Supreme Court upholds Second Amendment right to bear arms in striking down Chicago gun law

Filed under: Criminal Law, News Tags: by Steven F. Fairlie @ June 29, 2010

The SUPREME COURT OF THE UNITED STATES has decided MCDONALD v. CITY OF CHICAGO, ILLINOIS in an opinion handed down on June 28, 2010. Chicago’s firearms laws provide that “no person shall . . . possess . . . any firearm unless such person is the holder of a valid registration certificate for such firearm” which effectively banned handgun possession by almost all private citizens who reside in the City.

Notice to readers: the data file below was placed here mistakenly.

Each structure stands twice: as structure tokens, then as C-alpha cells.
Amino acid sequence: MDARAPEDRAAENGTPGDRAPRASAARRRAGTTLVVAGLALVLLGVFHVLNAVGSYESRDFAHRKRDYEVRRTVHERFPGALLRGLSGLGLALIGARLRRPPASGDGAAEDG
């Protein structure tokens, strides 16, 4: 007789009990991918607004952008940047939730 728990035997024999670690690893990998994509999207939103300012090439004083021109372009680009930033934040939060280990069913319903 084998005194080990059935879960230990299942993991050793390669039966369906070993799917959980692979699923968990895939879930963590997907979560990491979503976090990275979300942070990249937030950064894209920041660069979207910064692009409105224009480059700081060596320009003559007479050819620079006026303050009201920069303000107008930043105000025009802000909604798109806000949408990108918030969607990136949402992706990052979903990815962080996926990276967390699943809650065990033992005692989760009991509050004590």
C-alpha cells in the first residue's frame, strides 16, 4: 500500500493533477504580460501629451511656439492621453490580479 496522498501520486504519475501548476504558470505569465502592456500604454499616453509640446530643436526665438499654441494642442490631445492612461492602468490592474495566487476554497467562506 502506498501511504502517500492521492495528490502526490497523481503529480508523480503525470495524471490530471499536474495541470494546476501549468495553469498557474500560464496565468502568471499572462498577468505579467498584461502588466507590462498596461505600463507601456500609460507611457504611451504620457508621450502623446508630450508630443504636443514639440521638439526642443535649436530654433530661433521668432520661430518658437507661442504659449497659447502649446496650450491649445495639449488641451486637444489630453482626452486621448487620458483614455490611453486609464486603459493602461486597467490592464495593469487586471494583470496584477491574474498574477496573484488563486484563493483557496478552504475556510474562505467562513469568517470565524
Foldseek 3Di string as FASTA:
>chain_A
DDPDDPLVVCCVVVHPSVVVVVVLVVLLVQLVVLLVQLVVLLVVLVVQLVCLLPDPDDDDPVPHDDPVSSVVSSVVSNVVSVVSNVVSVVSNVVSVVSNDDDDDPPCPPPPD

In District of Columbia v. Heller, 554 U. S. ___ (2008), the Court held that the Second Amendment protects the right to keep and bear arms for the purpose of self-defense, and it struck down a District of Columbia law that banned the possession of handguns in the home. The theory was that citizens must be permitted to use handguns for the lawful purpose of self-defense. In McDonald the Court held that this Second Amendment right is fully applicable to the States and that the right to keep and bear arms applies to the States under the Due Process Clause. Therefore, the city of Chicago’s handgun ban violated the Constitution and was invalidated.

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